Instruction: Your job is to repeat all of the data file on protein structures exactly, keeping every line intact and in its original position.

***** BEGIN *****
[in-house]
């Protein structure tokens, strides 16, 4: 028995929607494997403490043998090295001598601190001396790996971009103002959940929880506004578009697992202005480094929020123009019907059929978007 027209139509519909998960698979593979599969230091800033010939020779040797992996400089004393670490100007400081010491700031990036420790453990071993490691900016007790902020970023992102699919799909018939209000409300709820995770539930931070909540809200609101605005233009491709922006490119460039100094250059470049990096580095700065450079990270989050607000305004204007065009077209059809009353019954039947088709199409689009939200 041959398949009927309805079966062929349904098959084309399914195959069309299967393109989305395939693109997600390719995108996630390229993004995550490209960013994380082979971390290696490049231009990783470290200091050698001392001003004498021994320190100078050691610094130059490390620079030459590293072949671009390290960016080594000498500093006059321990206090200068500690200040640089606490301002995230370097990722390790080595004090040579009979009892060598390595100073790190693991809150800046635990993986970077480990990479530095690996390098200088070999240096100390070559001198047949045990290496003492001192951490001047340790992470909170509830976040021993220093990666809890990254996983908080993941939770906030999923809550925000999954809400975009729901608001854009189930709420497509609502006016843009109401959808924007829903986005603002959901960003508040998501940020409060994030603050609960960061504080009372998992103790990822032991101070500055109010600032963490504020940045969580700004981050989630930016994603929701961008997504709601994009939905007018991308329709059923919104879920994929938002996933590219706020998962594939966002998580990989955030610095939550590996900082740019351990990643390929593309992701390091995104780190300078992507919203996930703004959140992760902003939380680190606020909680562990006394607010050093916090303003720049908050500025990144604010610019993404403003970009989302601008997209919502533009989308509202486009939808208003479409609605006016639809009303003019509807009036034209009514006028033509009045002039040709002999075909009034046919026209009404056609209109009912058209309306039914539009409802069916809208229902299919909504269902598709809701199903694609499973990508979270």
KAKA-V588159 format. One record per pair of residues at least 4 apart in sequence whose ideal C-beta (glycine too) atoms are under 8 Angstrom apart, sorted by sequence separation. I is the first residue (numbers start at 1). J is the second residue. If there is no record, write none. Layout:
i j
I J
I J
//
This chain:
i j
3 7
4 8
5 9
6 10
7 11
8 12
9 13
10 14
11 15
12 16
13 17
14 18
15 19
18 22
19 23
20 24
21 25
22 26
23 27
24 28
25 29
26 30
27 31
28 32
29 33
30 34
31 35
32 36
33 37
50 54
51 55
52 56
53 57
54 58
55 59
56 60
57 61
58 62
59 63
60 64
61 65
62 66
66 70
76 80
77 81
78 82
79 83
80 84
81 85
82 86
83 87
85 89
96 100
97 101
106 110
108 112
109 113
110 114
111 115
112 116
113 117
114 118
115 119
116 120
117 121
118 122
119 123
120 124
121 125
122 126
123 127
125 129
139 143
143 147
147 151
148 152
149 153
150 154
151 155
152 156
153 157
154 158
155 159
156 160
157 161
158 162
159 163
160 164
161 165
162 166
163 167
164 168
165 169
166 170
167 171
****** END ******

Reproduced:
[in-house]
């Protein structure tokens, strides 16, 4: 028995929607494997403490043998090295001598601190001396790996971009103002959940929880506004578009697992202005480094929020123009019907059929978007 027209139509519909998960698979593979599969230091800033010939020779040797992996400089004393670490100007400081010491700031990036420790453990071993490691900016007790902020970023992102699919799909018939209000409300709820995770539930931070909540809200609101605005233009491709922006490119460039100094250059470049990096580095700065450079990270989050607000305004204007065009077209059809009353019954039947088709199409689009939200 041959398949009927309805079966062929349904098959084309399914195959069309299967393109989305395939693109997600390719995108996630390229993004995550490209960013994380082979971390290696490049231009990783470290200091050698001392001003004498021994320190100078050691610094130059490390620079030459590293072949671009390290960016080594000498500093006059321990206090200068500690200040640089606490301002995230370097990722390790080595004090040579009979009892060598390595100073790190693991809150800046635990993986970077480990990479530095690996390098200088070999240096100390070559001198047949045990290496003492001192951490001047340790992470909170509830976040021993220093990666809890990254996983908080993941939770906030999923809550925000999954809400975009729901608001854009189930709420497509609502006016843009109401959808924007829903986005603002959901960003508040998501940020409060994030603050609960960061504080009372998992103790990822032991101070500055109010600032963490504020940045969580700004981050989630930016994603929701961008997504709601994009939905007018991308329709059923919104879920994929938002996933590219706020998962594939966002998580990989955030610095939550590996900082740019351990990643390929593309992701390091995104780190300078992507919203996930703004959140992760902003939380680190606020909680562990006394607010050093916090303003720049908050500025990144604010610019993404403003970009989302601008997209919502533009989308509202486009939808208003479409609605006016639809009303003019509807009036034209009514006028033509009045002039040709002999075909009034046919026209009404056609209109009912058209309306039914539009409802069916809208229902299919909504269902598709809701199903694609499973990508979270």
KAKA-V588159 format. One record per pair of residues at least 4 apart in sequence whose ideal C-beta (glycine too) atoms are under 8 Angstrom apart, sorted by sequence separation. I is the first residue (numbers start at 1). J is the second residue. If there is no record, write none. Layout:
i j
I J
I J
//
This chain:
i j
3 7
4 8
5 9
6 10
7 11
8 12
9 13
10 14
11 15
12 16
13 17
14 18
15 19
18 22
19 23
20 24
21 25
22 26
23 27
24 28
25 29
26 30
27 31
28 32
29 33
30 34
31 35
32 36
33 37
50 54
51 55
52 56
53 57
54 58
55 59
56 60
57 61
58 62
59 63
60 64
61 65
62 66
66 70
76 80
77 81
78 82
79 83
80 84
81 85
82 86
83 87
85 89
96 100
97 101
106 110
108 112
109 113
110 114
111 115
112 116
113 117
114 118
115 119
116 120
117 121
118 122
119 123
120 124
121 125
122 126
123 127
125 129
139 143
143 147
147 151
148 152
149 153
150 154
151 155
152 156
153 157
154 158
155 159
156 160
157 161
158 162
159 163
160 164
161 165
162 166
163 167
164 168
165 169
166 170
167 171